Huntington's disease is a severe progressive neurodegenerative disorder caused by a CAG expansion in the IT15 gene, which encodes huntingtin. The disease primarily affects the neostriatum and cerebral cortex and also associates with increased incidence of diabetes. Here, we show that mutant huntingtin disrupts intracellular transport and insulin secretion by direct interference with microtubular β-tubulin. We demonstrate that mutant huntingtin impairs glucose-stimulated insulin secretion in insulin-producing β-cells, without altering stored levels of insulin. Using VSVG-YFP, we show that mutant huntingtin retards post-Golgi transport. Moreover, we demonstrate that the speed of insulin vesicle trafficking is reduced. Using immunoprecipitation of mutant and wild-type huntingtin in combination with mass spectrometry, we reveal an enhanced and aberrant interaction between mutant huntingtin and β-tubulin, implying the underlying mechanism of impaired intracellular transport. Thus, our findings have revealed a novel pathogenetic process by which mutant huntingtin may disrupt hormone exocytosis from β-cells and possibly impair vesicular transport in any cell that expresses the pathogenic protein.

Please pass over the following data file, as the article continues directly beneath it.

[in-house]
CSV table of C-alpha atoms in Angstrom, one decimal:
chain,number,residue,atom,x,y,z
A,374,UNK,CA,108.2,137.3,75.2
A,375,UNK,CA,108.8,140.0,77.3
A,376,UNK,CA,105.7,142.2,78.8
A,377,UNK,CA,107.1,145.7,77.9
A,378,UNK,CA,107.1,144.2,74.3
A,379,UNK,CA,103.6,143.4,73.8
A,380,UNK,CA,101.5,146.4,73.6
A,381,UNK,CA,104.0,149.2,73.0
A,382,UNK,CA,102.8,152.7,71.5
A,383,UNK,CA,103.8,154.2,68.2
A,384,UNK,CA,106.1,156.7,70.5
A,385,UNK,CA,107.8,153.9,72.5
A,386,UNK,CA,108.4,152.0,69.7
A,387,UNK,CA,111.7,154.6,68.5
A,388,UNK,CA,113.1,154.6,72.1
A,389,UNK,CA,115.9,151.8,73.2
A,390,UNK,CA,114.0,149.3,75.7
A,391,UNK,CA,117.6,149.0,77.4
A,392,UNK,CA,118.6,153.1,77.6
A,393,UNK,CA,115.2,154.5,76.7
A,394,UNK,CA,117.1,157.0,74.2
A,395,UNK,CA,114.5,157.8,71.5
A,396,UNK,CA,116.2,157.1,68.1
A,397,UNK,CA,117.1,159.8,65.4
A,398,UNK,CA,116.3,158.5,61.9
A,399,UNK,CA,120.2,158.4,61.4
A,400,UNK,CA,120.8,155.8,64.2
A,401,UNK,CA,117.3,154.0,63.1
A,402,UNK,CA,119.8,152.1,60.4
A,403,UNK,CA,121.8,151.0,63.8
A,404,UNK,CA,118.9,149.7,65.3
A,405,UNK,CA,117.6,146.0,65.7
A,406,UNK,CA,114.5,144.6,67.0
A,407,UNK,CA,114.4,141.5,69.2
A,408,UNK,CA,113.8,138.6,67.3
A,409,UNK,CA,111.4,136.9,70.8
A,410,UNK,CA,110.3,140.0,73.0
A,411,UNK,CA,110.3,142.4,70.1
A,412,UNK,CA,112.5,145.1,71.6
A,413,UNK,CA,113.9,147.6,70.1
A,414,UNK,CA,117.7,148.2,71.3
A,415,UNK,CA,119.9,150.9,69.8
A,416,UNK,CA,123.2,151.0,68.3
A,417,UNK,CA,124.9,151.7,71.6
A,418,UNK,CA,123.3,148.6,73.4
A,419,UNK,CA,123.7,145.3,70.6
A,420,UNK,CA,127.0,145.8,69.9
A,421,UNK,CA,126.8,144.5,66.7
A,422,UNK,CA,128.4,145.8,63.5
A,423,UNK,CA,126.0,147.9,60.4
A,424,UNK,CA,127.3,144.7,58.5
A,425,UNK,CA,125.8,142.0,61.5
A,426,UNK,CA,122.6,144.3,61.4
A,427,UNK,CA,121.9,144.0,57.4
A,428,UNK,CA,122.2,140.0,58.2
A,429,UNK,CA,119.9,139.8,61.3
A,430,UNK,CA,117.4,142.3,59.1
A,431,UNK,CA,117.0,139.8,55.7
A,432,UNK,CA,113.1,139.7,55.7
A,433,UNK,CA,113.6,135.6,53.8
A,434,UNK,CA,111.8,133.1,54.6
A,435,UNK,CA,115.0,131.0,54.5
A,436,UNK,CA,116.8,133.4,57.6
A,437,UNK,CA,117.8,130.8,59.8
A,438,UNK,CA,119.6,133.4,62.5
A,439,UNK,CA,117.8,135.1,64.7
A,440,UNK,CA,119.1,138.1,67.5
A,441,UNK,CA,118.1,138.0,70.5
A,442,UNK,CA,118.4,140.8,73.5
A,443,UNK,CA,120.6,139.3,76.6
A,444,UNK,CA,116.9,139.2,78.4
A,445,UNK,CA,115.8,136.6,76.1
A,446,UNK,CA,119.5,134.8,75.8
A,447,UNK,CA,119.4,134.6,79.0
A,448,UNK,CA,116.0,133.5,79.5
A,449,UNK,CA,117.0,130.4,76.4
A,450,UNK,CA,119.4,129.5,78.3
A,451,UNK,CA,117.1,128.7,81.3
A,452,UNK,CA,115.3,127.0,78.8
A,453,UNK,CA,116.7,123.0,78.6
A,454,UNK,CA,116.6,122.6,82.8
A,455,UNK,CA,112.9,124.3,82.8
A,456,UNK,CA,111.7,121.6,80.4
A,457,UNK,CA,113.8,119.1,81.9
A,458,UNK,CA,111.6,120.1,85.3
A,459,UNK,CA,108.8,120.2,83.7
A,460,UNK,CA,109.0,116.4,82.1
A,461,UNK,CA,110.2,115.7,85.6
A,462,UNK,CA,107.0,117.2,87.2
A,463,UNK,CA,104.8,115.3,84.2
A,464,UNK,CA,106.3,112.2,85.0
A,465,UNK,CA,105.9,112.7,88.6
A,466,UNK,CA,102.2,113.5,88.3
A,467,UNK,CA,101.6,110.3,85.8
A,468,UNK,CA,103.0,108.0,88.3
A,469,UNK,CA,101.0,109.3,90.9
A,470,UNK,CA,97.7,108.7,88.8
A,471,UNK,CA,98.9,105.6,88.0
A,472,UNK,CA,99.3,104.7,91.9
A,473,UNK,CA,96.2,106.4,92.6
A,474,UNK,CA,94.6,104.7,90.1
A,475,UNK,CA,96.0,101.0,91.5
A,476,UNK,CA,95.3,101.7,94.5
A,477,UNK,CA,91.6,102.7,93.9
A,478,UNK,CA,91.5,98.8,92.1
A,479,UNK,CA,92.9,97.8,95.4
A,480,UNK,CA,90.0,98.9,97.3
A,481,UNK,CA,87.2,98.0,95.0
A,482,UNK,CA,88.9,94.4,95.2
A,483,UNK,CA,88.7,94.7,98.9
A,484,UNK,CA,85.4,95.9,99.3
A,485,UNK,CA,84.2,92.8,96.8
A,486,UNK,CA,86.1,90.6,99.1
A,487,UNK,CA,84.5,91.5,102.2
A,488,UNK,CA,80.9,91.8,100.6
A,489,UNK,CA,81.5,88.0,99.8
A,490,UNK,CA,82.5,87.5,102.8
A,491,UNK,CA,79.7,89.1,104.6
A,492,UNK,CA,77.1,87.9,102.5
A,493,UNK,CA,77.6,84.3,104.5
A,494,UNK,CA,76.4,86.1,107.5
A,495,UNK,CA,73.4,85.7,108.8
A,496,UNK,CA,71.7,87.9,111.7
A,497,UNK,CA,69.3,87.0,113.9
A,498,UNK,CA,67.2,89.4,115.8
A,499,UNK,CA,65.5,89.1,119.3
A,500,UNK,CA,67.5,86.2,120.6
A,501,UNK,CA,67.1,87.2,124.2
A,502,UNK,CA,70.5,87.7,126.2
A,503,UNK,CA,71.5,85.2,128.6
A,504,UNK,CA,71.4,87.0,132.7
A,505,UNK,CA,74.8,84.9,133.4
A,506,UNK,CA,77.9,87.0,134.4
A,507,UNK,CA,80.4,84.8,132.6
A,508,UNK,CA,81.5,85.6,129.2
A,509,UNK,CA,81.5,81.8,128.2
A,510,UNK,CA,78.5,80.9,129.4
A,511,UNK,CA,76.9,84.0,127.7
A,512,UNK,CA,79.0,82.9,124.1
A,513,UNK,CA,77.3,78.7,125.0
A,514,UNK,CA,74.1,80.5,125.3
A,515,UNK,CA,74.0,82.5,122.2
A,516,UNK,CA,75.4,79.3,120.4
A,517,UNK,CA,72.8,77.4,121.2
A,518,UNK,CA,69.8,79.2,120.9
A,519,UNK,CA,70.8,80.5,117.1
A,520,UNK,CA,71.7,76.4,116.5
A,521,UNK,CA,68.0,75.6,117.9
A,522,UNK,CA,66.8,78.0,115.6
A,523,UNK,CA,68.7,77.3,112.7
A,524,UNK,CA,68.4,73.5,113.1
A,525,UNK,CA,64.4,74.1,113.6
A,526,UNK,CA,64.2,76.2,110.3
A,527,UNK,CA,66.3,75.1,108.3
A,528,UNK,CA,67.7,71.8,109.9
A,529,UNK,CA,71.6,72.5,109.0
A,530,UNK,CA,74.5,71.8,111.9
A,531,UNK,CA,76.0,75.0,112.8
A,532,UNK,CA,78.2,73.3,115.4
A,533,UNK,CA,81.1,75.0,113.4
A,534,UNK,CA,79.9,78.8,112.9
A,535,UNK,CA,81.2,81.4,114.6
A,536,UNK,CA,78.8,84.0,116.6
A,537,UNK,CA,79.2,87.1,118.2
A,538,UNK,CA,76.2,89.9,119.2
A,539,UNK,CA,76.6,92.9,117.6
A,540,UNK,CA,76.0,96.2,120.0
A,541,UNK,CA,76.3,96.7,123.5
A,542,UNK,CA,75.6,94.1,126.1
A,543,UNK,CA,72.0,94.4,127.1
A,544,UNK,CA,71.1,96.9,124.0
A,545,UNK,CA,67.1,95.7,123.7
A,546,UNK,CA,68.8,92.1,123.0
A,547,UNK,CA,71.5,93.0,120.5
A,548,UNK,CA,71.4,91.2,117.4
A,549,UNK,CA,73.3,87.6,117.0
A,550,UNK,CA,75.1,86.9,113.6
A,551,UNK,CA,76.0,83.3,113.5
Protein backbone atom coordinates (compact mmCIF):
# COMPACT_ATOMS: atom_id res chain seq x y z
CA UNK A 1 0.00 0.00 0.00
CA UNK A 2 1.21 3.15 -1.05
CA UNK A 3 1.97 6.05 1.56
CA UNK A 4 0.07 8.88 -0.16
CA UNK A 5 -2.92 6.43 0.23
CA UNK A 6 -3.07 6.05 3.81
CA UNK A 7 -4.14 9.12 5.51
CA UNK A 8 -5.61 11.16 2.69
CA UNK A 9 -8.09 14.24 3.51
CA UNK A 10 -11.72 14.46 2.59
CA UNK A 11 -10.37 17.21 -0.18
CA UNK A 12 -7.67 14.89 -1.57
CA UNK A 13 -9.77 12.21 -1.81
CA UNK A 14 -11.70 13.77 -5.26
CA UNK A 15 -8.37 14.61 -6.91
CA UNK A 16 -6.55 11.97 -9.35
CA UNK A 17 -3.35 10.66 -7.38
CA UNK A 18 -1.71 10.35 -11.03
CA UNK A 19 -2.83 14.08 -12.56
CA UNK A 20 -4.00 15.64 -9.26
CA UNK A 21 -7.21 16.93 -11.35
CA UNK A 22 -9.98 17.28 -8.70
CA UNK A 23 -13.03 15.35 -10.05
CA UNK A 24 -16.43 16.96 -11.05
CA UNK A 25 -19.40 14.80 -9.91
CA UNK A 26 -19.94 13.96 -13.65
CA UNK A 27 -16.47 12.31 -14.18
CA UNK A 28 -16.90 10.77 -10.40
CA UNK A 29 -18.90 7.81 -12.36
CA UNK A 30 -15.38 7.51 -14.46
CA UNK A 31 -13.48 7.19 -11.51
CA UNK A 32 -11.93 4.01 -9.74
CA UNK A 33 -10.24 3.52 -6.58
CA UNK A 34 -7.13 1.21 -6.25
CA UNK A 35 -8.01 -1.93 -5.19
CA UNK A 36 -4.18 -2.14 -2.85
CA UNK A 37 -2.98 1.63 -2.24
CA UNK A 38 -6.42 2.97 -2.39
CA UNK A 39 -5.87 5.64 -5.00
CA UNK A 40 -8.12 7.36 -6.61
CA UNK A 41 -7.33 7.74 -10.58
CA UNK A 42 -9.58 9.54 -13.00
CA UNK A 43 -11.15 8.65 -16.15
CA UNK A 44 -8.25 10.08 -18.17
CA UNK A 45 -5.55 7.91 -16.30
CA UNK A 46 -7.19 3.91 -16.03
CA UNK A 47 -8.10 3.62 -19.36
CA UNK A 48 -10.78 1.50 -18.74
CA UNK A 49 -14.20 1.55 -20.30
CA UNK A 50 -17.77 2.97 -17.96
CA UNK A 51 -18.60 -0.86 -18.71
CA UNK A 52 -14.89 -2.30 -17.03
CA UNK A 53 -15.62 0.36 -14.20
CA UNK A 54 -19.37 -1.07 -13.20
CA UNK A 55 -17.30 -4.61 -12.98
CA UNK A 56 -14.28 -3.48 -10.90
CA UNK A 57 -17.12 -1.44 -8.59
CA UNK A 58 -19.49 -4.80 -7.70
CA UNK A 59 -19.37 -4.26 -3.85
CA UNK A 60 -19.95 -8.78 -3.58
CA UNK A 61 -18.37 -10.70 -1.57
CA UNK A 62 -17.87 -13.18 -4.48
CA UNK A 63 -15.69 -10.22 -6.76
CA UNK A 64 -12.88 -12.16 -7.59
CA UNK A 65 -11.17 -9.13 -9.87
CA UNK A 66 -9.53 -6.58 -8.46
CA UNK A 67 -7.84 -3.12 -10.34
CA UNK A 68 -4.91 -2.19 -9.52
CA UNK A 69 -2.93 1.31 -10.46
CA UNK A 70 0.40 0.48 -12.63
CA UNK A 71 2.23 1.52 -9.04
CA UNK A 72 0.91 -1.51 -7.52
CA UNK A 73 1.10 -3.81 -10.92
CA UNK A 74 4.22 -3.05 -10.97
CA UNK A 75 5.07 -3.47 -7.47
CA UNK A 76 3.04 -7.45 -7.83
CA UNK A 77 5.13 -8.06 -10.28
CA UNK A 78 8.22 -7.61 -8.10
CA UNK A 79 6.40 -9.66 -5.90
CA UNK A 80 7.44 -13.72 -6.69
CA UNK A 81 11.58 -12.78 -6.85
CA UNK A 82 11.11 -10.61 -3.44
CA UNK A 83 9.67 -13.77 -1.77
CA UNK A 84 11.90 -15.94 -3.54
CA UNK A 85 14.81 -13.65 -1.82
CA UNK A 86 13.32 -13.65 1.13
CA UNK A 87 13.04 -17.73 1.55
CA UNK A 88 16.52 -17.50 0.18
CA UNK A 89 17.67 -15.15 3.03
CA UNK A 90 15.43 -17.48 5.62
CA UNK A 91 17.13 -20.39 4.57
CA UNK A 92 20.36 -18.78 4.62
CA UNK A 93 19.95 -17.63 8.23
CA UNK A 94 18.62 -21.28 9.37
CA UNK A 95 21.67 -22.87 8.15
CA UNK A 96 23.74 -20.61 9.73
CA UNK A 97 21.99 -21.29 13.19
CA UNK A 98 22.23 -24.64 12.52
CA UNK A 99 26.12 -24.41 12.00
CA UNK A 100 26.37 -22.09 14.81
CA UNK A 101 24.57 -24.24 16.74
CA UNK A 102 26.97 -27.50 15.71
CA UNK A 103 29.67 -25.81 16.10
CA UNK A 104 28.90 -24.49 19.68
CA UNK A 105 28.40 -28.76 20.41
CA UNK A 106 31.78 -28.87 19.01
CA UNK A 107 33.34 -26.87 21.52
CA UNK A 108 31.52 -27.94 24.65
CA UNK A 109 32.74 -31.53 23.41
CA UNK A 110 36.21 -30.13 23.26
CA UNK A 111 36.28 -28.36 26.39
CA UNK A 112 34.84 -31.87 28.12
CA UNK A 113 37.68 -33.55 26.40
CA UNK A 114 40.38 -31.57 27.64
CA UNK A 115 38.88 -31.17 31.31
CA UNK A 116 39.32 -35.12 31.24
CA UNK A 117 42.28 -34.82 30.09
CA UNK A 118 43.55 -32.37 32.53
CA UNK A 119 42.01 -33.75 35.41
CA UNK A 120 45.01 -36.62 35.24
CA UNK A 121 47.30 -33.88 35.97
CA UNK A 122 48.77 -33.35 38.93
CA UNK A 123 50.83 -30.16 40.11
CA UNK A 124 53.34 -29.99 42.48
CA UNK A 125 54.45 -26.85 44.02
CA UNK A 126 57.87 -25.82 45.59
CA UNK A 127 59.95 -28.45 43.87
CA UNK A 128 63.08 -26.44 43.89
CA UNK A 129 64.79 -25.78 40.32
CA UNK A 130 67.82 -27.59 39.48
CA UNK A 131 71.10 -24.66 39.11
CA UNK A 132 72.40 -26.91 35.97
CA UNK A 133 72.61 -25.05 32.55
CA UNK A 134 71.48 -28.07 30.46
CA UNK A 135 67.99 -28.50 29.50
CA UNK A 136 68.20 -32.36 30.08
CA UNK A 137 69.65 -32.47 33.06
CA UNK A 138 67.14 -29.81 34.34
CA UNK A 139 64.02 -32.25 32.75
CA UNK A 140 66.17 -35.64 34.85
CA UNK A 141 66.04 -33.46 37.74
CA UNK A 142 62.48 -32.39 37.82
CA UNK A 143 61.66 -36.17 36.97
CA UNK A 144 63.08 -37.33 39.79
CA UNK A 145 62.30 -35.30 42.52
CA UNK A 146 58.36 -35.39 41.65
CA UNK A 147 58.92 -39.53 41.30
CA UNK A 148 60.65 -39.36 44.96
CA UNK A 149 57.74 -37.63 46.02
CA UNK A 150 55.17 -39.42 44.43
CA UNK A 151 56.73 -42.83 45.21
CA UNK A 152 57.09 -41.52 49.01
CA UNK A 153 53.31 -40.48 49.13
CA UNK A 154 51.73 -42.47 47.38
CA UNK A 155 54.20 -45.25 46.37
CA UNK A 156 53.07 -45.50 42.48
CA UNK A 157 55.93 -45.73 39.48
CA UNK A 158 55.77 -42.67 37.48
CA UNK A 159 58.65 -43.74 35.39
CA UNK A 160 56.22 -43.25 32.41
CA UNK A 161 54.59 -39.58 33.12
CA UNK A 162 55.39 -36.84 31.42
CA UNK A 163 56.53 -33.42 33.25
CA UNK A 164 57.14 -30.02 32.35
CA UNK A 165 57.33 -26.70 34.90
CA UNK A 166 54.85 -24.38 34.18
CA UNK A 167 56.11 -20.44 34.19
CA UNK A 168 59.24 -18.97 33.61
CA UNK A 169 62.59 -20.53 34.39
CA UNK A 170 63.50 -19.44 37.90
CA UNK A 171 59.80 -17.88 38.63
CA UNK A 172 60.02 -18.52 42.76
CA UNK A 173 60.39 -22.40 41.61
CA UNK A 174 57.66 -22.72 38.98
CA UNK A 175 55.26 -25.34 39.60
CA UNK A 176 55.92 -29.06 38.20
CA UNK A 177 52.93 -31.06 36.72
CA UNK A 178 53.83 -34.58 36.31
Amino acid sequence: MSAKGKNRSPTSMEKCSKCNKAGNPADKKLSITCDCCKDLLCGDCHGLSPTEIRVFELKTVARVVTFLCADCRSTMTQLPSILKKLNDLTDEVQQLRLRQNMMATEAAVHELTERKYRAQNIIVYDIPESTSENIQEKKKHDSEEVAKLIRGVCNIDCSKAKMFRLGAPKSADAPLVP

ASJC Scopus subject areas
- Molecular Biology